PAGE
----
Barney Kessel, a legendary jazz guitarist, died on May 6 of brain cancer. He was 80.
Kessel was working his childhood paper route when he saw a guitar in the window of a music store. It came with the booklet, “How to Play the Guitar in Five Minutes,” a concept he found appealing, so he purchased the instrument and taught himself how to play it. The Oklahoma native dropped out of high school at 14, and began touring with Ellis Ezell’s all-black dance band.
At 20, Kessel moved to Los Angeles and found work touring with Chico Marx, Benny Goodman and Artie Shaw. He gained a reputation for versatility and was the only white artist to appear in the acclaimed 1944 jazz film, “Jammin’ the Blues.”
Over the next two decades, Kessel became a sought-after studio musician. He accompanied singers like Billie Holiday and Julie London, and played alongside rock ‘n roll greats like Elvis Presley and the Righteous Brothers. He wrote guitar manuals, released numerous albums and developed a lengthy resume of contributions to film and television soundtracks, including “I Spy” and “Cool Hand Luke.”
Frequently voted the most popular jazz guitarist in various magazine polls, Kessel also earned rave reviews from both critics and colleagues. In the 1960s, George Harrison noted: “Barney Kessel is definitely the best guitar player in this world, or any other world.” Harry Sumrall, a critic for the Washington Post, once described Kessel as “witty, urbane, utterly musical and, yes, dazzling.”
In 1973, Kessel joined forces with fellow jazz guitarists Herb Ellis and Charlie Byrd to form the Great Guitars. The trio spent 10 years wowing audiences in the world’s finest jazz clubs. Kessel’s performing career ended in 1992 when he was incapacitated by a stroke. He was inducted into the Big Band and Jazz Hall of Fame in 1999.
May 11, 2004 by
Barney Kessel, a legendary jazz guitarist, died on May 6 of brain cancer. He was 80.
BARNEY KESSEL’S TALENT WAS SO GREAT HIS PASSING
SHOULD HAVE BEEN PROMINENTLY REPORTED IN ALL MEDIA. I AM THANKFUL WE HAVE HIS RECORDED LEGACY FOR ALL TIME.
Barney has been my idol since I started playing in a ten piece band in 1949. Since then I have played in many combos and currently play in a five piece group called Jazz Generation
One of the most memorable times is when Barney played at the Moncton Jazz Festival 1989 and I had the good fortune to have spent an hour with him one on one and later jammed with him .Truly Barney was a GIANT and my Hero.
Moncton NB Canada
Ho saputo solo ieri della scomparsa del sig.Berney kessel.Porgo le mie condoglianze alla famiglia ,per la perdita della persona che mi ha fatto con la sua bravura conoscere e
d amare il jazz .Con affetto pierangelo.
Es una gran p
Whay a loss, I had the plreasure of seeing him in 1990 with Charlie Byrd and MArtin Taylor, as The Great Guitars, and in the first half he was great, in the seconmd half of the show. HE LIFTED OFF. What a player , What a swinger, May your god let you rest wherever you are.
I knew Barney but not as well as my father. My father, Coble(Red)Parker taught Barney a few things in his formitive years in Muskogee and they stayed in touch throughout there lives. I have many private recordings of them playing together at my fathers home. The interaction and banter between them is wonderful. The stories told, be they truth or lies, makes me wish I were there too. Barney on stage is everything that everyone has ever told, but in private he was light years beyond that. The world is a sadder place without the likes of people like them but what a jam session we are all going to be privy to some day.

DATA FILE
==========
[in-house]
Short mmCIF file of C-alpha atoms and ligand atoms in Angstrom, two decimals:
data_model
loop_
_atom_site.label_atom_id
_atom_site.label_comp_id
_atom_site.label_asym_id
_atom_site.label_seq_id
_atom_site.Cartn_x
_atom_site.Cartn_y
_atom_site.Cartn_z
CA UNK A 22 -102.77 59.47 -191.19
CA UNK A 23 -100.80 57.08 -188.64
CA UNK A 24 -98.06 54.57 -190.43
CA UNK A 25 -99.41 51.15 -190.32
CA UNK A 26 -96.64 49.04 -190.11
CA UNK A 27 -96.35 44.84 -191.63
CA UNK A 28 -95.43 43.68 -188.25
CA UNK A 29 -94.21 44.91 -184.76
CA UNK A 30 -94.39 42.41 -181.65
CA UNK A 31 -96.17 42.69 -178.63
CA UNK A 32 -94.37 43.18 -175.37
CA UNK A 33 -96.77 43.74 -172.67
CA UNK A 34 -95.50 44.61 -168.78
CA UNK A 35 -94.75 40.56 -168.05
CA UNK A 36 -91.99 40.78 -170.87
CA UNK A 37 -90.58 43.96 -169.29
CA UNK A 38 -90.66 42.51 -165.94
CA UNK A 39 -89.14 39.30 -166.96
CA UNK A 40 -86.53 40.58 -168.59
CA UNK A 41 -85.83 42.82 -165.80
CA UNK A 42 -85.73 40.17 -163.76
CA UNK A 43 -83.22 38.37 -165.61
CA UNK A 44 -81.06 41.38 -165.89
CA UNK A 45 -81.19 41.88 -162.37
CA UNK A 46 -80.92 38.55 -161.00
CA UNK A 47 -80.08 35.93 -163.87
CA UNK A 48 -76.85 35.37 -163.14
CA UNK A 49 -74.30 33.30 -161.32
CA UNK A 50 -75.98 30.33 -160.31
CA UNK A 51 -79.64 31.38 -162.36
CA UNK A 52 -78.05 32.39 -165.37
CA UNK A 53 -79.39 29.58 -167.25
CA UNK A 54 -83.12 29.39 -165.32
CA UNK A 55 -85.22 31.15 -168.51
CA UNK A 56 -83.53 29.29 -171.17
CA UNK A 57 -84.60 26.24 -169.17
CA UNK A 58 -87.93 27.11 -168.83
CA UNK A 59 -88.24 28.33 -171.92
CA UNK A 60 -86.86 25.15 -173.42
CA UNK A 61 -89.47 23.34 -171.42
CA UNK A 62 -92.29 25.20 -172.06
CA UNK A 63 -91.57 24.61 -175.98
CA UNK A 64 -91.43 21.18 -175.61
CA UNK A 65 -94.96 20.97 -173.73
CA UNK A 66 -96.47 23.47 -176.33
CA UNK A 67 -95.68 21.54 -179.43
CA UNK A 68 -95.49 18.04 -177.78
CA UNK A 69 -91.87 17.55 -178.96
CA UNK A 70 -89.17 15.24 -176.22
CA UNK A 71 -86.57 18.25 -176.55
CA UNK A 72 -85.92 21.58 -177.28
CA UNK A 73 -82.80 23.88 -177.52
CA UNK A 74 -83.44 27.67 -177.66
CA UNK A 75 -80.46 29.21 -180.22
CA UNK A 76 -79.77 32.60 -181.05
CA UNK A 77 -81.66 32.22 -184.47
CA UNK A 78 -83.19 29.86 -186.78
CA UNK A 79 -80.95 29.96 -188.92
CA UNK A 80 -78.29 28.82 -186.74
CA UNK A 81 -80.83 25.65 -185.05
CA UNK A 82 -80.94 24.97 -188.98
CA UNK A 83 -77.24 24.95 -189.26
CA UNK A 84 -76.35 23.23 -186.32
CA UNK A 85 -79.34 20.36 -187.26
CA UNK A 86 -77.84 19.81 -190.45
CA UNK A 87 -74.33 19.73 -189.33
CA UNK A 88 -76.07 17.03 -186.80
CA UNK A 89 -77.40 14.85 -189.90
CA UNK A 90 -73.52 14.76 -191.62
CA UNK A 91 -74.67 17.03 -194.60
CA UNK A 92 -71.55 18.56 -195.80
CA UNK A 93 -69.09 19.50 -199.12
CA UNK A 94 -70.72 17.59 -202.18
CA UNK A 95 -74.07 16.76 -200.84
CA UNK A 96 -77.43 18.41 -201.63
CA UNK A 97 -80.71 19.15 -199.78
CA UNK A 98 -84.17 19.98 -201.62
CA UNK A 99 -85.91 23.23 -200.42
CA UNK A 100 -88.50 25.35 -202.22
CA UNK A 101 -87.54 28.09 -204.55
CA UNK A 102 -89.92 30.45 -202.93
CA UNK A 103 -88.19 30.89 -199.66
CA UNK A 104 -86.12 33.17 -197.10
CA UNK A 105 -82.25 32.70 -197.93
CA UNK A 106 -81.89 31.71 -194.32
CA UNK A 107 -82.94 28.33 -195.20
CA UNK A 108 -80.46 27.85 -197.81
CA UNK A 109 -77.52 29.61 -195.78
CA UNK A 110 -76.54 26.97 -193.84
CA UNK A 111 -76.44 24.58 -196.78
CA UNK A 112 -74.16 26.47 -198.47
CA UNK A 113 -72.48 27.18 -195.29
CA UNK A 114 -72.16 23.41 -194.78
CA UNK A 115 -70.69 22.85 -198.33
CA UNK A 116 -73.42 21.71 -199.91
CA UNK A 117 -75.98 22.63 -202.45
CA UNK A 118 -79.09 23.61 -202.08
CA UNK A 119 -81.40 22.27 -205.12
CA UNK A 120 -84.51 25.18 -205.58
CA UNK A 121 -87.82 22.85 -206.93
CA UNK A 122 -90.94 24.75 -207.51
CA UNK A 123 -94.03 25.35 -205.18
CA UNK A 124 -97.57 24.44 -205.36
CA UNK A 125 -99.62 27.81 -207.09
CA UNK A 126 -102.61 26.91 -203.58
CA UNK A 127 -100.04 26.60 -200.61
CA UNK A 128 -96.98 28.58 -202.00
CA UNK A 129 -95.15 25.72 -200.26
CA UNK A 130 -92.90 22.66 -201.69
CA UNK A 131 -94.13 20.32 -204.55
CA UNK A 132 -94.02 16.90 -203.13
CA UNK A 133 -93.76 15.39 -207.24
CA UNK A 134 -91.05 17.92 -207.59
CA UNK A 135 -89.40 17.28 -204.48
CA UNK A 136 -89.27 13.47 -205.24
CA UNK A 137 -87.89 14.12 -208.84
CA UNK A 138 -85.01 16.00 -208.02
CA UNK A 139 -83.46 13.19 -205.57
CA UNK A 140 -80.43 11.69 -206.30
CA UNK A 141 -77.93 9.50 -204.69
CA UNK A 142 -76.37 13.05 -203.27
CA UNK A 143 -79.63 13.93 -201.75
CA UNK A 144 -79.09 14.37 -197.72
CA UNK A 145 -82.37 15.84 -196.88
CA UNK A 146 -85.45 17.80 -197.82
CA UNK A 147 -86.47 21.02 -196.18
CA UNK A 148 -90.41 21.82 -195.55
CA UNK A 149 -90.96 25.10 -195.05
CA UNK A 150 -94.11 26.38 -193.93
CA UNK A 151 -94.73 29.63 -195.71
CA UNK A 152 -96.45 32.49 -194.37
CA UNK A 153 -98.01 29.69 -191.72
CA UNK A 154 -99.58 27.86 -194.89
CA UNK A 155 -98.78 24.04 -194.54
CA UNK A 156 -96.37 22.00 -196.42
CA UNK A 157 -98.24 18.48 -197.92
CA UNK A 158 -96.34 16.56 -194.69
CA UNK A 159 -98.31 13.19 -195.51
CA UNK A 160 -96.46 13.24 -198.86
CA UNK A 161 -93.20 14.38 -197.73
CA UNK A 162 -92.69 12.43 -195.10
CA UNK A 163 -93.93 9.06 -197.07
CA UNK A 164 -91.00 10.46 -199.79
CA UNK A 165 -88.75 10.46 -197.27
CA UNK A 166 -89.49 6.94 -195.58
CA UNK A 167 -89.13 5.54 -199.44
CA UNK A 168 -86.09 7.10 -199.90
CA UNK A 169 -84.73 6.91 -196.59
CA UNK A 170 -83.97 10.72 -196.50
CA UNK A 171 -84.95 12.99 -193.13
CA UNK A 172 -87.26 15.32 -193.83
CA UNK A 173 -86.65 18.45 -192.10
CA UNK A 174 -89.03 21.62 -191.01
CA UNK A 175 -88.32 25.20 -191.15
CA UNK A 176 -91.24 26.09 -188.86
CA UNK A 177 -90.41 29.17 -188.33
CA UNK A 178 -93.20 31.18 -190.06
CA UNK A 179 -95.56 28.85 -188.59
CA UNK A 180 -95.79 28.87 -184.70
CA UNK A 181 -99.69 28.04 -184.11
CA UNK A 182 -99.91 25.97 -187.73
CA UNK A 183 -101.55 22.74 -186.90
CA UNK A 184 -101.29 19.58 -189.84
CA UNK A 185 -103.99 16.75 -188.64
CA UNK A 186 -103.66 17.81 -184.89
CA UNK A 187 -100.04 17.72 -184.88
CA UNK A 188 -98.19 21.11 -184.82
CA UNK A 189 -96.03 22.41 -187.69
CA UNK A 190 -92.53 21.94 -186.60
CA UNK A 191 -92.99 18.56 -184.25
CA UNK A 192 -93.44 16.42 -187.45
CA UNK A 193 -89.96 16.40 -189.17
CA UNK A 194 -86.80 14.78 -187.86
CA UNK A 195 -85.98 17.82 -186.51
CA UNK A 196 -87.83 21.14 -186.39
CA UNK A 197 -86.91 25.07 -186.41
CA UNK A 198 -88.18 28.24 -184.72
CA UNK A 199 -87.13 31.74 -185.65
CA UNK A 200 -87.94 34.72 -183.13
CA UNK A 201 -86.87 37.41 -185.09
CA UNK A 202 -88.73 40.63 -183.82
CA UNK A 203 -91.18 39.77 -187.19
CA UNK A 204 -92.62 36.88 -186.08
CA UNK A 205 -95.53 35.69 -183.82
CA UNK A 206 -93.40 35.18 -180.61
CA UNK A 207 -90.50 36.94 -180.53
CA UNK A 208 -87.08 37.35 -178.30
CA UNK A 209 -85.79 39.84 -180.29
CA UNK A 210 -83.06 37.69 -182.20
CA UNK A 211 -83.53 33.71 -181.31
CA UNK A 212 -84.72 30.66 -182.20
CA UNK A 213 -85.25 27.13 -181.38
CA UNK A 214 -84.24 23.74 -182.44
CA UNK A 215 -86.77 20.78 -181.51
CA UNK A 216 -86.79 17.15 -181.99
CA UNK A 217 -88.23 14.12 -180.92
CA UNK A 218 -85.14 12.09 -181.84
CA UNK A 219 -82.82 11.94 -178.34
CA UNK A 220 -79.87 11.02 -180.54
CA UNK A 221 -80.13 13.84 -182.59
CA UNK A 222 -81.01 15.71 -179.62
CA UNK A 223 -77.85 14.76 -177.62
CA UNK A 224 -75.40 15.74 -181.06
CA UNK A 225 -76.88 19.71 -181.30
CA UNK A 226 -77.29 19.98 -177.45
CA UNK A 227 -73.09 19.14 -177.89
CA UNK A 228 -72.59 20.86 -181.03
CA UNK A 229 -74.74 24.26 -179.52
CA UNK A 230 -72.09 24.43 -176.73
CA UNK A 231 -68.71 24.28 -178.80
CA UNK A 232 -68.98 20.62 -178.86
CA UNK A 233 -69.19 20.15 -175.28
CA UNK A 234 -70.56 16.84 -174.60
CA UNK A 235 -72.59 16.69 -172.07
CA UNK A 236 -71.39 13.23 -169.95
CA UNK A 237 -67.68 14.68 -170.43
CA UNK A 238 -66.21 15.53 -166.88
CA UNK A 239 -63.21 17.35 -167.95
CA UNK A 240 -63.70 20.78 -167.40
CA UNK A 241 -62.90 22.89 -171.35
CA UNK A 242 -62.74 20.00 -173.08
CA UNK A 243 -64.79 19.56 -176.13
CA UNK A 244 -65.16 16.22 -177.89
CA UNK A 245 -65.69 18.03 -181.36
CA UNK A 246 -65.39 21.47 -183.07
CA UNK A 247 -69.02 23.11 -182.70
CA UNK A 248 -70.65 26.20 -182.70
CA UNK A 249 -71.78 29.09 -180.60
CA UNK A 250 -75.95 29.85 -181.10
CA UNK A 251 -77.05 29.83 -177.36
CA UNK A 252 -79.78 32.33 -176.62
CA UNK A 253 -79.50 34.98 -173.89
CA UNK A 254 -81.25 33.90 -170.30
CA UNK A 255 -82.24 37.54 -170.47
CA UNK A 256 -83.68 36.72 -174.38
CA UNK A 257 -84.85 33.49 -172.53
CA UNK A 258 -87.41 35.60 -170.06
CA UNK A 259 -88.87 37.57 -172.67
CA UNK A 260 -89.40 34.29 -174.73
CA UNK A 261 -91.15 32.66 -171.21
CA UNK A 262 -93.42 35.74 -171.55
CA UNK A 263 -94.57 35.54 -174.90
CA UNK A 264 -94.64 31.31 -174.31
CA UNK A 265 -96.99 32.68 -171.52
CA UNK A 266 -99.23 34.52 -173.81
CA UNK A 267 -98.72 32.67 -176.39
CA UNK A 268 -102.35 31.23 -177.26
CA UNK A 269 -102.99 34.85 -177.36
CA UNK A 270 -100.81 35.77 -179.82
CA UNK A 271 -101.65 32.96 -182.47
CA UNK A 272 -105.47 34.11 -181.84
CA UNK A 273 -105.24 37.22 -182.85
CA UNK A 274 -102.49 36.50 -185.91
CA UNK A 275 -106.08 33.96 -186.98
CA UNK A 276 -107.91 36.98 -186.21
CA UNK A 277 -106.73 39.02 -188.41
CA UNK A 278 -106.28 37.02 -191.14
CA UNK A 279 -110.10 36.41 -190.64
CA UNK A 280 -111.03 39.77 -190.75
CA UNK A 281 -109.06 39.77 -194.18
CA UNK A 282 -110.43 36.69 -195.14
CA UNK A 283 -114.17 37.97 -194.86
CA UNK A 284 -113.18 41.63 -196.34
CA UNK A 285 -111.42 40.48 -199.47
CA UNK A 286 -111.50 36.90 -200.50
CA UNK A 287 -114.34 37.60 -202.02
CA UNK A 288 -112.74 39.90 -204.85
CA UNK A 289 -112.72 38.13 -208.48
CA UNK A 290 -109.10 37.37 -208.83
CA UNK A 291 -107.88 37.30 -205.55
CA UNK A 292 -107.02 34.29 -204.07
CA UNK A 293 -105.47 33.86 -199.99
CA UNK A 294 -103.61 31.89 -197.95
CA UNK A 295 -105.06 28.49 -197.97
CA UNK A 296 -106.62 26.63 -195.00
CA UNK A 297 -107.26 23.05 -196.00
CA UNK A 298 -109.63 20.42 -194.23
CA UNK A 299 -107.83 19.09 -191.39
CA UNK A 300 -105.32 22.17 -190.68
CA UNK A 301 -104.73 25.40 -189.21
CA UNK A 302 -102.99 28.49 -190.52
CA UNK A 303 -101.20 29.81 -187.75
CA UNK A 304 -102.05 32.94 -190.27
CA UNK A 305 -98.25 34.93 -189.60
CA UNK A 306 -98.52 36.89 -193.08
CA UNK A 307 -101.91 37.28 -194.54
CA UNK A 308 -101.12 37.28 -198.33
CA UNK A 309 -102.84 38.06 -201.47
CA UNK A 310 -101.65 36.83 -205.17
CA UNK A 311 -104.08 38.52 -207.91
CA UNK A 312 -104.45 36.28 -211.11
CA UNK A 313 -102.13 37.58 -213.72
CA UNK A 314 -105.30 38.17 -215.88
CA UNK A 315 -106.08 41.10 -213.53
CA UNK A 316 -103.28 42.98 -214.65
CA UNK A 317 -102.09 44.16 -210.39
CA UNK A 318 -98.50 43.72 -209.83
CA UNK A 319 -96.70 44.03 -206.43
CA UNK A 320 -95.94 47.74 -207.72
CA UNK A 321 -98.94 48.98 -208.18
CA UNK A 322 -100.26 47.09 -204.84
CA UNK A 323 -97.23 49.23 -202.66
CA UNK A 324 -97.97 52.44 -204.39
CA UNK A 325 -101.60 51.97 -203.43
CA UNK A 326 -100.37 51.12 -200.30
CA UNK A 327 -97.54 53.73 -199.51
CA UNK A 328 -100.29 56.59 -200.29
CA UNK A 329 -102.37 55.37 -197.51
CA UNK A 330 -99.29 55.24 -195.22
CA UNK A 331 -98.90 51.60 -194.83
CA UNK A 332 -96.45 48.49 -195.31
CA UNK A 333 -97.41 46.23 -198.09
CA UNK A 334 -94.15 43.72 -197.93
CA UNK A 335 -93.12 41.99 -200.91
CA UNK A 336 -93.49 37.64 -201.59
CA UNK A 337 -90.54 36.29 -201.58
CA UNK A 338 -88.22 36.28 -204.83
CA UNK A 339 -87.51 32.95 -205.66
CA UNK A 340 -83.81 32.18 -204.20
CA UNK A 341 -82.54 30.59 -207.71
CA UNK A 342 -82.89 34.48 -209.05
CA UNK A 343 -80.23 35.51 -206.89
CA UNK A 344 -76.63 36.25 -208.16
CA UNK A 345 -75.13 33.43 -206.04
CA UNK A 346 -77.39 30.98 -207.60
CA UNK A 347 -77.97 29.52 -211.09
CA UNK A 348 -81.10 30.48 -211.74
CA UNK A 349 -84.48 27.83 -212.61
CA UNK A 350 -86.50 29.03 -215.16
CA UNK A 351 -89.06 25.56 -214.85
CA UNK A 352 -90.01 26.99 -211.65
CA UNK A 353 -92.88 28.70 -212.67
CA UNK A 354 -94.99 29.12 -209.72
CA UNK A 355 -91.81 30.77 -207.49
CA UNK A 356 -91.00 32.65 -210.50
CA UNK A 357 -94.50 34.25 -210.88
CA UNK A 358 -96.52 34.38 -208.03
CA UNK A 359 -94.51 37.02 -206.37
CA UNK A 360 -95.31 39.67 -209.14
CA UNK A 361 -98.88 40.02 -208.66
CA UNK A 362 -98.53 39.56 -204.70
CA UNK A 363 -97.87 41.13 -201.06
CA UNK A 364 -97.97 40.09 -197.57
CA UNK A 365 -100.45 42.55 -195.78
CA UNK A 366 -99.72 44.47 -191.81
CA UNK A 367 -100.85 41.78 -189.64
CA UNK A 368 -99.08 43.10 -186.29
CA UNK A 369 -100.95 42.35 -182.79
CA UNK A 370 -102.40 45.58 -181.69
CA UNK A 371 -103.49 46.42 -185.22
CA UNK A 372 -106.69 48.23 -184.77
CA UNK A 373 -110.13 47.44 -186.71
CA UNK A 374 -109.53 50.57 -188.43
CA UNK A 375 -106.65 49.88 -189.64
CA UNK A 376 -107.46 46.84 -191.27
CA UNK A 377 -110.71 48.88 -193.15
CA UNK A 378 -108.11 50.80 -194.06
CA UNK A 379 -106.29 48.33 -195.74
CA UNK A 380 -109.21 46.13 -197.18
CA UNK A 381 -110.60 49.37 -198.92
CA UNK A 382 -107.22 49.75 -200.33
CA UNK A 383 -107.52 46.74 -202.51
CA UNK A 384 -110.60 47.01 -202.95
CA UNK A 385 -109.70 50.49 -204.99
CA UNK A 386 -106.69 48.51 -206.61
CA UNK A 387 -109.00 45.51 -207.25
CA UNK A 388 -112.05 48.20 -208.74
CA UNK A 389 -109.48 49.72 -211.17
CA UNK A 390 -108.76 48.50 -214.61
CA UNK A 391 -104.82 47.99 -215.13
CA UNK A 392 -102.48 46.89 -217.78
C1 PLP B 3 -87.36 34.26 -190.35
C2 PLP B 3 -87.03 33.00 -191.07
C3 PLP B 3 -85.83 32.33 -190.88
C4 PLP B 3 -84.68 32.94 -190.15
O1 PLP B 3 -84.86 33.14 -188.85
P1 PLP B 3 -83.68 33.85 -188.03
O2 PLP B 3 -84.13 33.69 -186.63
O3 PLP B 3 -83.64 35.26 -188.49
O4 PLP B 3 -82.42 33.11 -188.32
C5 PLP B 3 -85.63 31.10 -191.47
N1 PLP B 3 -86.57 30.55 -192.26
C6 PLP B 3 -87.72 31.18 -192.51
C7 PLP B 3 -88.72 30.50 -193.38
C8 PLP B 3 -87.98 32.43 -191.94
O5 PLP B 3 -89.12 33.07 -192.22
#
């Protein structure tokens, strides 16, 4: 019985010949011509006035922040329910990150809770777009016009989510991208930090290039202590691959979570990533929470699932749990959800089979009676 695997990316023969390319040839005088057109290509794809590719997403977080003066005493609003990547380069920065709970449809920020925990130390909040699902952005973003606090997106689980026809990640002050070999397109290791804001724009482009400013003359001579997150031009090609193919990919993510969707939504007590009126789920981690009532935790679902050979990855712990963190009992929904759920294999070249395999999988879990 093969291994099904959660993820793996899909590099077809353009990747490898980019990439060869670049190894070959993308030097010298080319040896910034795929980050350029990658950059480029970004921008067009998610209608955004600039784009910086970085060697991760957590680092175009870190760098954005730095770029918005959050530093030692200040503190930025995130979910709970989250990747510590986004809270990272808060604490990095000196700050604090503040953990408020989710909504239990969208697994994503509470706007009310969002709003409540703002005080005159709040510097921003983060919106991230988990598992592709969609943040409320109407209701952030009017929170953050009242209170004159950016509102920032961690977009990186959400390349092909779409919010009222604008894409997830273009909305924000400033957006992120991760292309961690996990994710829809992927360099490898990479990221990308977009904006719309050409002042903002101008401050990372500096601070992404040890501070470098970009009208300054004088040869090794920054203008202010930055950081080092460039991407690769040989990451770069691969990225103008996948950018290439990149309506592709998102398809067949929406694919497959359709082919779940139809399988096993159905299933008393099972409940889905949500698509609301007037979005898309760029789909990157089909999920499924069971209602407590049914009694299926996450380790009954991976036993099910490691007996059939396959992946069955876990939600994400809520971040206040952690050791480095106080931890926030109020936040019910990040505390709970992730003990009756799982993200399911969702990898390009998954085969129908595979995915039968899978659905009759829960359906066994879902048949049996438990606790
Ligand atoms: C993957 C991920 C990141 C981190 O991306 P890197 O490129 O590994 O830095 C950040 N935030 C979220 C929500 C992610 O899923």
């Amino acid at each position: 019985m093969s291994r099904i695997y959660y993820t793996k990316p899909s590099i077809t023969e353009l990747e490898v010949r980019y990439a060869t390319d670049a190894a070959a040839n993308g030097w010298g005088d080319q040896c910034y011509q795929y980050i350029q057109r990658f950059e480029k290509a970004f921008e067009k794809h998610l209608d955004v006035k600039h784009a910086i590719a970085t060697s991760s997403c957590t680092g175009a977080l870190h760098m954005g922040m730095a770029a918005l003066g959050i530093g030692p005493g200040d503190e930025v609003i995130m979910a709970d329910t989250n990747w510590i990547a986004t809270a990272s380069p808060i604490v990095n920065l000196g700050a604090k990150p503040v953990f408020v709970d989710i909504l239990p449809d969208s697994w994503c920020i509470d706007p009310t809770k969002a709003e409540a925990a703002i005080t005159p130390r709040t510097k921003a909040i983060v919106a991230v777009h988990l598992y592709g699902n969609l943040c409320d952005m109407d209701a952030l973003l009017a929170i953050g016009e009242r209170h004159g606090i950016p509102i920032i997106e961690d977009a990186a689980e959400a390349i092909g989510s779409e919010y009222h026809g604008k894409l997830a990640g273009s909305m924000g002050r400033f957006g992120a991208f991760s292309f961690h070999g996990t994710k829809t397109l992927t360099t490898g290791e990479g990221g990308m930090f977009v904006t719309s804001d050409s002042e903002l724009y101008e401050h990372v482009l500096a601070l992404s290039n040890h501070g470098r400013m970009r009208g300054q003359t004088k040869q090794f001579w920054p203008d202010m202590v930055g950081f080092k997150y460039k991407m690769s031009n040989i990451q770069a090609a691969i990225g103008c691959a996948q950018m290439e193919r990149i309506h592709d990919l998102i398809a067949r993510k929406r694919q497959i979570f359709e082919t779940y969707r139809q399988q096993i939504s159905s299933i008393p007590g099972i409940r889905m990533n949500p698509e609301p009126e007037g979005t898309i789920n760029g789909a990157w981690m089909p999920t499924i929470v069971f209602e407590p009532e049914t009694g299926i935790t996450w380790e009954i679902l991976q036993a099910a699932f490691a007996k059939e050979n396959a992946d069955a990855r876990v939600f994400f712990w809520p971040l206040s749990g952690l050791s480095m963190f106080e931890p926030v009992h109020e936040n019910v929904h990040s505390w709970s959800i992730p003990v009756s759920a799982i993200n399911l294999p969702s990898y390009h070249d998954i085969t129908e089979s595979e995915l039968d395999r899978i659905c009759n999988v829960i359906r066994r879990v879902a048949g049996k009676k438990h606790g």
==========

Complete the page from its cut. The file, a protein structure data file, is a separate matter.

Dad said, never call him by his nicname but somehow I don’t think that it would offend him now. It is only with due respect that I say good bye and god bless you Fruitcake.
What a cultured and urbane gentleman he was – incredible to believe he dropped out of school at such a young age. I met Barney briefly and unexpectly in about 1990. I said I’d been listening to some of his early work with Artie Shaw. Barney laughed and immediately quoted from Corinthians – When I was a child I thought as a child … but when I became a man I put away childish things. We went on to talk more serious guitarist talk – but I remember that quotation with great affection.
Peter Burt, Rochester, Kent UK.
I’ve been plat\ying since 1953. I’ve heard all the greats and have played with a few, but Barney was the best of them all. Will miss him.
I meet Mr Kessel at a Great Guitar Concert in Frankfurt Germany. I was a Frist year Music Student From the US And meeting Mr Kessel was the best time I had in my life. He told me more about music in 15 mins then 4 years of School did. What a Master and not just on Guitar but Music. I’ve been playing Acousic Bass For 15 years and when I heard of his Death. I Stop playing Bass. I now Play Guitar Just to keep his name in the public.Every jazz Buff should know the name of the real MAN “MR BARNEY KESSEL” Thanks for spendin that time with a 20 year old kid. And opening his eyes to Jazz. GOD BLESS YOU.
All of us will die, but very few let a neverending heritage. Barney did it. I have a very peacefull feeling with his music. Peace to him. Thank you Barney.
Been listening to jazz since the late forties when I was just a kid. I saw Mr. K play several times. I will miss his great playing. My condolences to his family. TGS
Met Barney in Ronnie Scott`s in the late 60s, was a lover of his music before that and ever since. I am probably amongst many who feel traumatised by this sad news.
Rest easy Barney.
barney was my bros teacher, i remember meeting him when i was very young and thinking, he’s just a regular guy.
I had the privlege to study under Barney, not only was he a master, but a patient, kind,and above all took a genuine interest in any questions you had for the music of the day yet reminding you the purity of being a devoted and real guitar player. His favorite word with me was genuine, God bless you Barney ! Thank You.